Skip to comments.Fulbright's Terrorist Tie
Posted on 10/20/2003 5:36:01 AM PDT by SJackson
According to the Israeli government, a current Fulbright scholar from the West Bank "is known as an activist" in Hamas one of the terror groups suspected in the Gaza roadside bombing that killed three Americans.
The Oct. 15 killing in Gaza had a bitterly ironic quality. The victims were three Americans, security personnel protecting an academic review committee en route to interview Palestinian applicants for the Fulbright program, an academic exchange funded and run by the U.S. government. The killers were Palestinian terrorists. The three, in other words, were murdered by Palestinians while on a humanitarian mission to help Palestinians.
But the irony runs deeper: According to the Israeli government, a current Fulbright scholar from the West Bank "is known as an activist" in Hamas one of the terror groups suspected in the bombing
Mustafa Abu Sway just began teaching about Islam at Florida Atlantic University (FAU) in Jupiter, Fla. Superficially, he appears to be prime Fulbright material.
He has a Ph.D. from Boston College, is an associate professor of philosophy and Islamic studies at Al-Quds University in Jerusalem, has written two books on a medieval Muslim thinker and received an award from the Center for Theology and the Natural Sciences in Berkeley.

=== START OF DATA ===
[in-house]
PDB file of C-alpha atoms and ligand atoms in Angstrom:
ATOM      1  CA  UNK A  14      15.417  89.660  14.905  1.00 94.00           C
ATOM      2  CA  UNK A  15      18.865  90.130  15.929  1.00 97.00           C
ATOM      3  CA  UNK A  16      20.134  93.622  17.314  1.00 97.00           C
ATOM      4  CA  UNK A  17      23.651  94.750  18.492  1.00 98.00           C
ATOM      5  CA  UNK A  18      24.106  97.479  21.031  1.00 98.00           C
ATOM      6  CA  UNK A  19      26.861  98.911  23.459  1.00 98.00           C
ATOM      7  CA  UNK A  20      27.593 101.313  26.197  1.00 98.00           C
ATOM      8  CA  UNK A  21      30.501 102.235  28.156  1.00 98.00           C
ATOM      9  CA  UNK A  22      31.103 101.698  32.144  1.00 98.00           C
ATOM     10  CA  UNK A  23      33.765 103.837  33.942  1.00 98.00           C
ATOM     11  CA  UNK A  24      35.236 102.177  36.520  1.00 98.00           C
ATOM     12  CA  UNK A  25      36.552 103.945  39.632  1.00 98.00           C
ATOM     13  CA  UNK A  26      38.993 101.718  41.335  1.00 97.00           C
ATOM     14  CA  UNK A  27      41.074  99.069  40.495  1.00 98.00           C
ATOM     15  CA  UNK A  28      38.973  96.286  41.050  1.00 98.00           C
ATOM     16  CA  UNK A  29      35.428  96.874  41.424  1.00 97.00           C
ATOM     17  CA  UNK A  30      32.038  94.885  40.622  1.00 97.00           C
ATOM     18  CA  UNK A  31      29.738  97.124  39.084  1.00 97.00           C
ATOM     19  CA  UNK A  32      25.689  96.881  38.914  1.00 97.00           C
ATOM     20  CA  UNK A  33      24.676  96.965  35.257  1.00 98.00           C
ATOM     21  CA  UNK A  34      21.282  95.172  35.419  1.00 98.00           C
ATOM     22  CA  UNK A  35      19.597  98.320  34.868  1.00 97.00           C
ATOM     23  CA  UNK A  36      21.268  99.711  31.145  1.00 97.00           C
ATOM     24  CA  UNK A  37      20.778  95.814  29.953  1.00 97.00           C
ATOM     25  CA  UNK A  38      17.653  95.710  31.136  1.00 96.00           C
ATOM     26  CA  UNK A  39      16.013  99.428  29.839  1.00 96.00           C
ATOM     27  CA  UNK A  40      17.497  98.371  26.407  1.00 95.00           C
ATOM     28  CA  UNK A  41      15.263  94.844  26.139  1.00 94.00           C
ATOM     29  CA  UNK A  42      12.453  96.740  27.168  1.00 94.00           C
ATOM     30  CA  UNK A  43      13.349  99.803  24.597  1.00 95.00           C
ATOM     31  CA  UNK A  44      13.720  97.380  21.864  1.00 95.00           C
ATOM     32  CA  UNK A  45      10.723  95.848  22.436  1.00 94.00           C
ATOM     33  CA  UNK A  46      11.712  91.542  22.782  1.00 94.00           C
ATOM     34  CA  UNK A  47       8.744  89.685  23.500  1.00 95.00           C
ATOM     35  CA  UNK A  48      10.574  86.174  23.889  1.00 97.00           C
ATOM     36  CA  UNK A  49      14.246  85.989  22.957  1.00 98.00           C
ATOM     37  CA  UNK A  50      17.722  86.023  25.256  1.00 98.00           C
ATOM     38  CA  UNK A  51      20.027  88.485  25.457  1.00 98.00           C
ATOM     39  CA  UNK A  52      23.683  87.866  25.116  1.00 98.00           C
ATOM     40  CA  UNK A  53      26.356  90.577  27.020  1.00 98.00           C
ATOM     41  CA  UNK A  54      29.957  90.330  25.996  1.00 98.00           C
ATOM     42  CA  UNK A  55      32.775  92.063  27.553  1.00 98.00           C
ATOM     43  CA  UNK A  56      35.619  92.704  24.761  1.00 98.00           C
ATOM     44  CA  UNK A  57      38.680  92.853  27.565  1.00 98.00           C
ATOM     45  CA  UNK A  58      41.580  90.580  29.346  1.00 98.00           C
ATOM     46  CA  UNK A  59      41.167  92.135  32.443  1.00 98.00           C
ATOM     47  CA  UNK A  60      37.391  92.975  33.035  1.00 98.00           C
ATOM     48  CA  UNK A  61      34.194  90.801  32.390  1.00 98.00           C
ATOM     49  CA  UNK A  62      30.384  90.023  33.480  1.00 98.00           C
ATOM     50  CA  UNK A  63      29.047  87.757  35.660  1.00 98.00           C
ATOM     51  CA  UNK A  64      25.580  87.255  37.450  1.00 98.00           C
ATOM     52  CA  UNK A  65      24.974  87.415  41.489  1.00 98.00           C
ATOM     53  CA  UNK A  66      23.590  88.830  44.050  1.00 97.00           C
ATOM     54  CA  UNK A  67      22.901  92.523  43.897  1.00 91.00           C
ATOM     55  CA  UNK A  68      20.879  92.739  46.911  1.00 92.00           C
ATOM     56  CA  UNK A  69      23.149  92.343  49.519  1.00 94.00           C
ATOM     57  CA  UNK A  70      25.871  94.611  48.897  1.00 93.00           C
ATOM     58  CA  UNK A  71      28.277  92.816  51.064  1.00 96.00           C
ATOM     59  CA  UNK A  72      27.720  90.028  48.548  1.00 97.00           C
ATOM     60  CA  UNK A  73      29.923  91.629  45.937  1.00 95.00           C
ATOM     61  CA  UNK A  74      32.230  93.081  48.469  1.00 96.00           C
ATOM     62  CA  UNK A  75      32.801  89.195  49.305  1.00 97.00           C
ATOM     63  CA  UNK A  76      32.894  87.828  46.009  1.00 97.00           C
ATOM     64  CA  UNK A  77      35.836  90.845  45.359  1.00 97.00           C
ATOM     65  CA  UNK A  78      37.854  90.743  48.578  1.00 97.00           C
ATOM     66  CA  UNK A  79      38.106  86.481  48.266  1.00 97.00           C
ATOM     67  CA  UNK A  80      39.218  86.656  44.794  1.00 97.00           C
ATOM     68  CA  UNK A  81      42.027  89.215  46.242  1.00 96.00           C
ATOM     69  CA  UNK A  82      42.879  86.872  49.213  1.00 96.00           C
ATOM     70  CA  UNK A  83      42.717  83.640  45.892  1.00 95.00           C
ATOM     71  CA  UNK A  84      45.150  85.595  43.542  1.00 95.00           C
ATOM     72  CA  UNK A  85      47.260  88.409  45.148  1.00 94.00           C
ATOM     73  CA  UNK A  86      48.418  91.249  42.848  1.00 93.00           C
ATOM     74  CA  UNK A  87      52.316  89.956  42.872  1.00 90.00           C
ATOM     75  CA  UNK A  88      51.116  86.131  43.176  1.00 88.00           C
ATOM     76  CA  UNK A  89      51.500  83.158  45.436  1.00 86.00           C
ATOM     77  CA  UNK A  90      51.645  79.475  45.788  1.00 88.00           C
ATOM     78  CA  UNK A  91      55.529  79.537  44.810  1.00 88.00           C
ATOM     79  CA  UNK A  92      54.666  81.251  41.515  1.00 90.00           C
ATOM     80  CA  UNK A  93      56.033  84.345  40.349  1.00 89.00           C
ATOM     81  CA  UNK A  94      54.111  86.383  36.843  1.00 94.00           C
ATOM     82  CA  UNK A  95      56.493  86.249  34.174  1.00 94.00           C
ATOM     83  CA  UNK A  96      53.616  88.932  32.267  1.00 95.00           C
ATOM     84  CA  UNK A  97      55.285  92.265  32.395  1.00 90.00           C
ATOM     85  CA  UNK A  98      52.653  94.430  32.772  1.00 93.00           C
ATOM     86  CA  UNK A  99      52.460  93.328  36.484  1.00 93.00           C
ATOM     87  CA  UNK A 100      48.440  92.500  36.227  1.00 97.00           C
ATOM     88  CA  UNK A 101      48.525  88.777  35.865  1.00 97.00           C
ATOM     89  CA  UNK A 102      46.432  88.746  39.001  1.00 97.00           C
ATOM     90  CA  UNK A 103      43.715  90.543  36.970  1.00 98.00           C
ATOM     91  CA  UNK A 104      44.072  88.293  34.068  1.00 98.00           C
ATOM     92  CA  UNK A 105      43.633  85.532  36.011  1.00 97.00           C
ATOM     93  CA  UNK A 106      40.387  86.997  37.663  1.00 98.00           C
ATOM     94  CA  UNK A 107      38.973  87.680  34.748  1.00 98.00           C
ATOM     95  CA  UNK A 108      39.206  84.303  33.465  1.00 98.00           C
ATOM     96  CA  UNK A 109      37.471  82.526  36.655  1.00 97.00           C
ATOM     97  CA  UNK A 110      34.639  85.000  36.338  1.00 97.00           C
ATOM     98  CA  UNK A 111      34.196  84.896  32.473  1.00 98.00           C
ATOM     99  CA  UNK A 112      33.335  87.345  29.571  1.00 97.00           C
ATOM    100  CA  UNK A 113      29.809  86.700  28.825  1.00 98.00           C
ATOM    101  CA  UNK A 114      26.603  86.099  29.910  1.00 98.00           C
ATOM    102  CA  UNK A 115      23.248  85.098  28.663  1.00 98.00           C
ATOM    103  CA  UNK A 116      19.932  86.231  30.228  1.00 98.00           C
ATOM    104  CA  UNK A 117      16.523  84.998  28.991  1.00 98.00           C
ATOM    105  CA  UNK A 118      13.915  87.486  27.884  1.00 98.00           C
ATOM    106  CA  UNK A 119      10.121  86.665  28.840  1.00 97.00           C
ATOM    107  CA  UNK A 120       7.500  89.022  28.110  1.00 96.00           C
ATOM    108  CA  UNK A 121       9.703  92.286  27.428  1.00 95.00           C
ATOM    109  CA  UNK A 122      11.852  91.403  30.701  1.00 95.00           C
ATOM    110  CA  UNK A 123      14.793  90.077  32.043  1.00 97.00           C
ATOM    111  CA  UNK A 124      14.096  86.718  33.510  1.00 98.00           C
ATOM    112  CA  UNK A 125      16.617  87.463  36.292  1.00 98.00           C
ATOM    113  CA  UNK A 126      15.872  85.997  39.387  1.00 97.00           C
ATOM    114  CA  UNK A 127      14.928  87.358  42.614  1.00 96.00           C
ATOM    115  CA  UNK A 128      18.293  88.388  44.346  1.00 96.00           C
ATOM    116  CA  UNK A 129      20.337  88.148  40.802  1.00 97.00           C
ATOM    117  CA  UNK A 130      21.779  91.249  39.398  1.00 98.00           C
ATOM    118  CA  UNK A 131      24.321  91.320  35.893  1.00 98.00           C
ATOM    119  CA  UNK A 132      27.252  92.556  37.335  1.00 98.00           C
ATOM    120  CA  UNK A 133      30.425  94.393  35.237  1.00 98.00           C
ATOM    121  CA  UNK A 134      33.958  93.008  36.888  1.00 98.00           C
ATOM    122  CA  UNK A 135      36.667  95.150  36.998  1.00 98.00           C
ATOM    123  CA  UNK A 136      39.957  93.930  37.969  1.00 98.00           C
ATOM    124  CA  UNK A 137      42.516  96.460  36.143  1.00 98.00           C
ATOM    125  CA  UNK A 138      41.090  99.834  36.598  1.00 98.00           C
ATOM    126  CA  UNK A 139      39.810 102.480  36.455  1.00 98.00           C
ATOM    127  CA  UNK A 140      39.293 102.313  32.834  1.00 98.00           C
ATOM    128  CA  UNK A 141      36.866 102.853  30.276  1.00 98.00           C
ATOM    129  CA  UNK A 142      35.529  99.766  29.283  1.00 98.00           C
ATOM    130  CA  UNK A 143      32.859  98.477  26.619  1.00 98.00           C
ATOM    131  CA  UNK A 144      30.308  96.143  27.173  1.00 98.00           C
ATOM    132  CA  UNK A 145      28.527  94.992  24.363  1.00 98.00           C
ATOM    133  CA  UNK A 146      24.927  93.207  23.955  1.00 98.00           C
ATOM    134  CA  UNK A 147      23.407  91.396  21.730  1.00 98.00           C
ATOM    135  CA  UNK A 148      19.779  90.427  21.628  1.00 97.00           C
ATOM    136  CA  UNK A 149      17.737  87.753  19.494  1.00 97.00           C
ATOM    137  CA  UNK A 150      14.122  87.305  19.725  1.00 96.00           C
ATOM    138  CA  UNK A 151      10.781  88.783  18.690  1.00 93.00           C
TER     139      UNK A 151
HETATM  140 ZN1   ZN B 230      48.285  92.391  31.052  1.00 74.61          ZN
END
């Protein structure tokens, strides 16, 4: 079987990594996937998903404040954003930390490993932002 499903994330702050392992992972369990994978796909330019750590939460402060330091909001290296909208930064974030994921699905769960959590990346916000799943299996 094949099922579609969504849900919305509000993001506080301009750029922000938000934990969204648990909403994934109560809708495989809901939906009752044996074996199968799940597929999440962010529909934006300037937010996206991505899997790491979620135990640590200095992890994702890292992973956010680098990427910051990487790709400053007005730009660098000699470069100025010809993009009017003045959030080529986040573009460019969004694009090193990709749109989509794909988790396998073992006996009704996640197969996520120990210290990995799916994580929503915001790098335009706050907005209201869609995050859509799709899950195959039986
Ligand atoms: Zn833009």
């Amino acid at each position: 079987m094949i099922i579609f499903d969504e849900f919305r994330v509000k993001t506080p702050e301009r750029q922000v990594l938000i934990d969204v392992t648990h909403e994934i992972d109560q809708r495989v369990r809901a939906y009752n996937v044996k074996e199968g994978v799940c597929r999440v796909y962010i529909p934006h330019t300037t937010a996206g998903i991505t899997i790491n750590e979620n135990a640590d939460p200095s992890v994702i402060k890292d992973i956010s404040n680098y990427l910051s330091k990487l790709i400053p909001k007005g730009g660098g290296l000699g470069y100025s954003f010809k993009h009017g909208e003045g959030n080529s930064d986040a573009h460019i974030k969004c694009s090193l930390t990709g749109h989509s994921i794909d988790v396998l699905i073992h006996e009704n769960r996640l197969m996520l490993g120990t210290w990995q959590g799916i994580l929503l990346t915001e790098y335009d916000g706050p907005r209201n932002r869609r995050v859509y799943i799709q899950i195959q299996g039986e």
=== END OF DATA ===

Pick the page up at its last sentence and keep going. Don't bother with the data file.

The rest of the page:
But when we inquired about Abu Sway, the Israeli government informed us of his Hamas ties. How can a person belonging to a group that possibly killed Fulbright-related personnel himself receive a Fulbright award? Who duped the American taxpayer into funding so
meone an alleged activist in a terrorist organization? Why had no one in the Fulbright or FAU bureaucracies asked questions about Abu Sway's background?
J. William Fulbright, the Democratic senator from Arkansas, hoped that the program named for him would "bring a little more knowledge, a little more reason, and a little more compassion into world affairs and thereby to increase the chance that nations will learn at last to live in peace and friendship."
In contrast, Hamas' highest priority is to establish an Islamic Palestine "from the Mediterranean Sea to the Jordan River" - in other words, a Palestine that does away with Israel. (Abu Sway echoes this view when he states that Palestinians need to "return to their homes from which they were uprooted in 1948.") That goal would appear to be in direct contradiction to the Fulbright program's spirit.
That the State Department both administers the Fulbright program and has listed Hamas as one of 36 Foreign Terrorist Organizations adds a surreal quality to this problem: State sponsors and pays someone accused of belonging to a group it itself has outlawed.
(Excerpt) Read more at jewishworldreview.com ...